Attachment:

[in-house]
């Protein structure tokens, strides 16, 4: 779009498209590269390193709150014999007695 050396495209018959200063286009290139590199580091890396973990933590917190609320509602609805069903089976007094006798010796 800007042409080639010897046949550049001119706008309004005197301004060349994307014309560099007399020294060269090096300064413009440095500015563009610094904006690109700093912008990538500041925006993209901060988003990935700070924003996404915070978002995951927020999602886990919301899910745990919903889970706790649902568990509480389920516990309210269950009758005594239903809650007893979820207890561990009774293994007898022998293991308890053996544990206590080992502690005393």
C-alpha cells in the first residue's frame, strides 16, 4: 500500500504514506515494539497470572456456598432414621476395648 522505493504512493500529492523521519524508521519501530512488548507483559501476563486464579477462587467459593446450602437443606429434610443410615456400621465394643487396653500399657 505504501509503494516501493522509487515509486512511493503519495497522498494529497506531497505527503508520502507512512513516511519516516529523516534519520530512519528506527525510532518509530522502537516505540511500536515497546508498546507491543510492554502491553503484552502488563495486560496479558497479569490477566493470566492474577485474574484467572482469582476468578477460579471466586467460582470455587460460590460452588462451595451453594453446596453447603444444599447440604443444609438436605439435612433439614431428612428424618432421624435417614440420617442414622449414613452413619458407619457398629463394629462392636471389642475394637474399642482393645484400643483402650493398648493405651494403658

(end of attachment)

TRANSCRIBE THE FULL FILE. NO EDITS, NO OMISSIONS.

[in-house]
């Protein structure tokens, strides 16, 4: 779009498209590269390193709150014999007695 050396495209018959200063286009290139590199580091890396973990933590917190609320509602609805069903089976007094006798010796 800007042409080639010897046949550049001119706008309004005197301004060349994307014309560099007399020294060269090096300064413009440095500015563009610094904006690109700093912008990538500041925006993209901060988003990935700070924003996404915070978002995951927020999602886990919301899910745990919903889970706790649902568990509480389920516990309210269950009758005594239903809650007893979820207890561990009774293994007898022998293991308890053996544990206590080992502690005393």
C-alpha cells in the first residue's frame, strides 16, 4: 500500500504514506515494539497470572456456598432414621476395648 522505493504512493500529492523521519524508521519501530512488548507483559501476563486464579477462587467459593446450602437443606429434610443410615456400621465394643487396653500399657 505504501509503494516501493522509487515509486512511493503519495497522498494529497506531497505527503508520502507512512513516511519516516529523516534519520530512519528506527525510532518509530522502537516505540511500536515497546508498546507491543510492554502491553503484552502488563495486560496479558497479569490477566493470566492474577485474574484467572482469582476468578477460579471466586467460582470455587460460590460452588462451595451453594453446596453447603444444599447440604443444609438436605439435612433439614431428612428424618432421624435417614440420617442414622449414613452413619458407619457398629463394629462392636471389642475394637474399642482393645484400643483402650493398648493405651494403658